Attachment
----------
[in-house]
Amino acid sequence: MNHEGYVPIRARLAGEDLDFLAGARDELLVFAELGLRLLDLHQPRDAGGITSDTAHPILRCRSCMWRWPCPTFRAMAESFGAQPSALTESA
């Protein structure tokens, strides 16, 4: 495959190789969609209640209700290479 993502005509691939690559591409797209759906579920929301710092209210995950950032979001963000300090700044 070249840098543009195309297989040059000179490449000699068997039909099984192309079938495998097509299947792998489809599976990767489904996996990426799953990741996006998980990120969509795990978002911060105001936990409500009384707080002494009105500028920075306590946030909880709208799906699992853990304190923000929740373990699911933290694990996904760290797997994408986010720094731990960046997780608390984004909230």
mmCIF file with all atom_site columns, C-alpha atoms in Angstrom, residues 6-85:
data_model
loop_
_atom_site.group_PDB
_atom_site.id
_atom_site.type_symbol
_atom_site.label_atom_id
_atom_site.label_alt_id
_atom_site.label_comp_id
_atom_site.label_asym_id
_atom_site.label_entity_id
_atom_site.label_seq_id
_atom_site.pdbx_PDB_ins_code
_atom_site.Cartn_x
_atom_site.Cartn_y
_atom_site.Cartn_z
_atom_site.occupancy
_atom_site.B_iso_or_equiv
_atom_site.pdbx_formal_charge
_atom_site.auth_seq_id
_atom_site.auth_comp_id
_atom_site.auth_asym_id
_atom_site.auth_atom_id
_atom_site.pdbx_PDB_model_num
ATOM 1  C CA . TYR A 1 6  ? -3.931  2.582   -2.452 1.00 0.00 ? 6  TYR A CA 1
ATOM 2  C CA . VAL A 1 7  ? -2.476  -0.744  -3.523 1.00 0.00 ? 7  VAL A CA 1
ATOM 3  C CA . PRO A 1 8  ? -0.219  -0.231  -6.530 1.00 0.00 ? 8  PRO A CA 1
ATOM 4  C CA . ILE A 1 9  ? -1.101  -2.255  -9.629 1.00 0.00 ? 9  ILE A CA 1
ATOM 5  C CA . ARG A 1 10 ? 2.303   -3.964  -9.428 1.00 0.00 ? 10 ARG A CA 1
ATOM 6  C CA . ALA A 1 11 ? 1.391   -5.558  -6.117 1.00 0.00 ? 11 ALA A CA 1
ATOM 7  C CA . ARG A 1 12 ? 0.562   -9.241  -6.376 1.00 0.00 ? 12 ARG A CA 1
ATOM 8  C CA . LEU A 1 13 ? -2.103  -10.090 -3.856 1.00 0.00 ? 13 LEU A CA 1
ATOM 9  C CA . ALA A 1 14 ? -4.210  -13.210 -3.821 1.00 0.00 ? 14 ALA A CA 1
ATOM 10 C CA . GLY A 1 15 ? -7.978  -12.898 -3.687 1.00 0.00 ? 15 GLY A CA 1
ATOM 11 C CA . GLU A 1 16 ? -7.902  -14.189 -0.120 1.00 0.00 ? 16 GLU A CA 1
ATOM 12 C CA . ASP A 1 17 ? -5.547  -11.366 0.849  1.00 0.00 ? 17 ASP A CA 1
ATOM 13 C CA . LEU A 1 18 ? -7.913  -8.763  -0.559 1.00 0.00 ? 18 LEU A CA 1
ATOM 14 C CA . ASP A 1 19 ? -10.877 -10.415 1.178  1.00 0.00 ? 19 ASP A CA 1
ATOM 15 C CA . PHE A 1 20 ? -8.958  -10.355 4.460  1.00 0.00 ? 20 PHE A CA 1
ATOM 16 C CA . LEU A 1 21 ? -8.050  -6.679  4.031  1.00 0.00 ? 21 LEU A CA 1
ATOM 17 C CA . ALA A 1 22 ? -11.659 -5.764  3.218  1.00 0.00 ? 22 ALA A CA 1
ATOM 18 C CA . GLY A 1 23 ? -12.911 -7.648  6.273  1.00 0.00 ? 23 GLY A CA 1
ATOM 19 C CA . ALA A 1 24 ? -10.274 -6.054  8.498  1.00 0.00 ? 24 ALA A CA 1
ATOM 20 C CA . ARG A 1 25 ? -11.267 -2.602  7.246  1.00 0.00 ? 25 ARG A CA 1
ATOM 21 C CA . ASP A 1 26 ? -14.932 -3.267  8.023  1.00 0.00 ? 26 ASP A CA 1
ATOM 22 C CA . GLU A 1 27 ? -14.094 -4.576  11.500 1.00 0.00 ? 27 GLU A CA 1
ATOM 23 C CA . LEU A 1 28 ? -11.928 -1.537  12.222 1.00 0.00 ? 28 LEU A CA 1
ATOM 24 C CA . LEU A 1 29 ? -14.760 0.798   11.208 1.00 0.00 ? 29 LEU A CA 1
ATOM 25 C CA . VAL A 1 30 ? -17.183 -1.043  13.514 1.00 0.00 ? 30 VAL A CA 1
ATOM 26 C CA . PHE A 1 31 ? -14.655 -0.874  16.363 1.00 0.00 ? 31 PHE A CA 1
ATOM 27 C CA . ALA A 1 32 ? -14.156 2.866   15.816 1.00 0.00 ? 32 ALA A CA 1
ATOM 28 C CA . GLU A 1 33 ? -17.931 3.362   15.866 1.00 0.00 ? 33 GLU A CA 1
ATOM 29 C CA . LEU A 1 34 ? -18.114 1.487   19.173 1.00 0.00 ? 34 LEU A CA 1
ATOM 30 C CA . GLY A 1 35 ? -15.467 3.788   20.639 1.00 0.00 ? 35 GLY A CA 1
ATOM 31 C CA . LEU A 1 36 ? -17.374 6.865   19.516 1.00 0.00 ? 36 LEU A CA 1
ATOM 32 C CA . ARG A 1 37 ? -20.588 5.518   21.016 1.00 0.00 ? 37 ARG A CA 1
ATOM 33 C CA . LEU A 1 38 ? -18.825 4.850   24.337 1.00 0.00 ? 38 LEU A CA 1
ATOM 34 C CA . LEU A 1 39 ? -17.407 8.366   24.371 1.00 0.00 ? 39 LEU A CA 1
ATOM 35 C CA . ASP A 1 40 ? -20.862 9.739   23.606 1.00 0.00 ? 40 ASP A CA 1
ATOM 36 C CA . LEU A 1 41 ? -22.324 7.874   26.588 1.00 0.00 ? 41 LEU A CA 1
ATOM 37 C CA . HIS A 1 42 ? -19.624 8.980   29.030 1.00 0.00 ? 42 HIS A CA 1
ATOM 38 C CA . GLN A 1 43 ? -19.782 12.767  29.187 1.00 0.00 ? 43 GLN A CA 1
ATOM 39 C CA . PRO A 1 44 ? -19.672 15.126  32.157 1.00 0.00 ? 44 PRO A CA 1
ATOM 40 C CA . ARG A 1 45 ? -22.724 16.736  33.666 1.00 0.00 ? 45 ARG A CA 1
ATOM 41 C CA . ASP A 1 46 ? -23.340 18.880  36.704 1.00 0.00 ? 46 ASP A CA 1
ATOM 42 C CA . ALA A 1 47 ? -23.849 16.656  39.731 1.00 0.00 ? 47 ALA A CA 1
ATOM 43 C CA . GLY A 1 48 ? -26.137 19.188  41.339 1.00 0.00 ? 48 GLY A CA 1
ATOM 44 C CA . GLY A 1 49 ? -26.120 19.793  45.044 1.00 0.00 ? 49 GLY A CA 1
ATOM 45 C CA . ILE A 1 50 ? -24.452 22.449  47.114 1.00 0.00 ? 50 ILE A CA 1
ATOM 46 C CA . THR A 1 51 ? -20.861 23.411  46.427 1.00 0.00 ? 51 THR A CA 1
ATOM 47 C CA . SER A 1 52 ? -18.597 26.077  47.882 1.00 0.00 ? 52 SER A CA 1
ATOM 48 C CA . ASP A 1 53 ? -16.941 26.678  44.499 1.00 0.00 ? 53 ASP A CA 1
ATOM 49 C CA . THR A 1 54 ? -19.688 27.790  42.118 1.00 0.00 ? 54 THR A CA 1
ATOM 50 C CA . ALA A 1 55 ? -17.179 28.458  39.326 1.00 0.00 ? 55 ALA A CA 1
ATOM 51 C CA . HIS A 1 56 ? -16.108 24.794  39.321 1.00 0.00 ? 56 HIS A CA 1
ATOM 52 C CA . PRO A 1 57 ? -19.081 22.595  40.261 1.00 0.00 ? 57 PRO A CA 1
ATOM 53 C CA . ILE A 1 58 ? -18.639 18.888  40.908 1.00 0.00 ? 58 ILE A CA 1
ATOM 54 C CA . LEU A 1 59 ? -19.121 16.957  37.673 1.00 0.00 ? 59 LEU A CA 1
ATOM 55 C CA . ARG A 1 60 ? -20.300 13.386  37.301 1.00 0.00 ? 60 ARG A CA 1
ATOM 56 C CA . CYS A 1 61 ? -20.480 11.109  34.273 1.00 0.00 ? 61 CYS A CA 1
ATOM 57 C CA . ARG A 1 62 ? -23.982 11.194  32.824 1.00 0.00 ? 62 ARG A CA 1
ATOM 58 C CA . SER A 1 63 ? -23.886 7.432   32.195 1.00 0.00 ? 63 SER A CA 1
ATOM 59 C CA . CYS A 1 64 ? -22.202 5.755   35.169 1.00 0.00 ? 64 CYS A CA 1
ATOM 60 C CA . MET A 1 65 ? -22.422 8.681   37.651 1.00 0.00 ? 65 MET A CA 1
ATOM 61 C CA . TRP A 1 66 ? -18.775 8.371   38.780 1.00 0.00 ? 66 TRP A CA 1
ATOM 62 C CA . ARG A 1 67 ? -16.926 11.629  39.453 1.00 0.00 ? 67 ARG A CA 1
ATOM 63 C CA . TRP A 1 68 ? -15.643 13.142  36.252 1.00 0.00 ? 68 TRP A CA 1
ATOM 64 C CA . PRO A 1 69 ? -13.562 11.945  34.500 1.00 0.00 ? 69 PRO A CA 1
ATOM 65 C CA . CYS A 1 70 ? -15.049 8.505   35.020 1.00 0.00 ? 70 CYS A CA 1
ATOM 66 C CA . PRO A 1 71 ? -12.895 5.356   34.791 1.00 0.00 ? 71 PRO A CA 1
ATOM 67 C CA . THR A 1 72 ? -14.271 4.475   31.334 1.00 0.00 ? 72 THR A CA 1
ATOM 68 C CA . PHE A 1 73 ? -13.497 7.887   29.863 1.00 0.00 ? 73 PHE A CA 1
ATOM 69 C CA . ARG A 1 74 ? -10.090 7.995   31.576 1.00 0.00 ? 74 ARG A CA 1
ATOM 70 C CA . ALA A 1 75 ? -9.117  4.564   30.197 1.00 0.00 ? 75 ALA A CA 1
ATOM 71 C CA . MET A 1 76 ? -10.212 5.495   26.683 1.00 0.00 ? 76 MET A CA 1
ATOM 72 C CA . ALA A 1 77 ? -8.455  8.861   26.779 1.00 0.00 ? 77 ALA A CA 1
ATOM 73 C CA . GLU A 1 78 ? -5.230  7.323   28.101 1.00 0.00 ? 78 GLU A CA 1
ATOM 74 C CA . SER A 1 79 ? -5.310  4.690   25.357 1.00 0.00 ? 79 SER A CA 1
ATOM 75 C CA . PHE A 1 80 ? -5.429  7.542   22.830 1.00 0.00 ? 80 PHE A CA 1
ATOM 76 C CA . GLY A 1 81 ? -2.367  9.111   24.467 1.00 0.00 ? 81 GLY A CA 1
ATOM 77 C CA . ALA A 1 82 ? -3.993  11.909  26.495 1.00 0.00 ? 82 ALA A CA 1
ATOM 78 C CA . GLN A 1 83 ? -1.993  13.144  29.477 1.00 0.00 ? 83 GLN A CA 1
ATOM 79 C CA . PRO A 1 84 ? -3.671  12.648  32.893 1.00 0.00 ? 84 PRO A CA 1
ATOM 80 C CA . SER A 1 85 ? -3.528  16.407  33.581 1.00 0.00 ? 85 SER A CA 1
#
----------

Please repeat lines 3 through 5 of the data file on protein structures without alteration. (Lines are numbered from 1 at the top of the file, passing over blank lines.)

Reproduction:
């Protein structure tokens, strides 16, 4: 495959190789969609209640209700290479 993502005509691939690559591409797209759906579920929301710092209210995950950032979001963000300090700044 070249840098543009195309297989040059000179490449000699068997039909099984192309079938495998097509299947792998489809599976990767489904996996990426799953990741996006998980990120969509795990978002911060105001936990409500009384707080002494009105500028920075306590946030909880709208799906699992853990304190923000929740373990699911933290694990996904760290797997994408986010720094731990960046997780608390984004909230």
mmCIF file with all atom_site columns, C-alpha atoms in Angstrom, residues 6-85:
data_model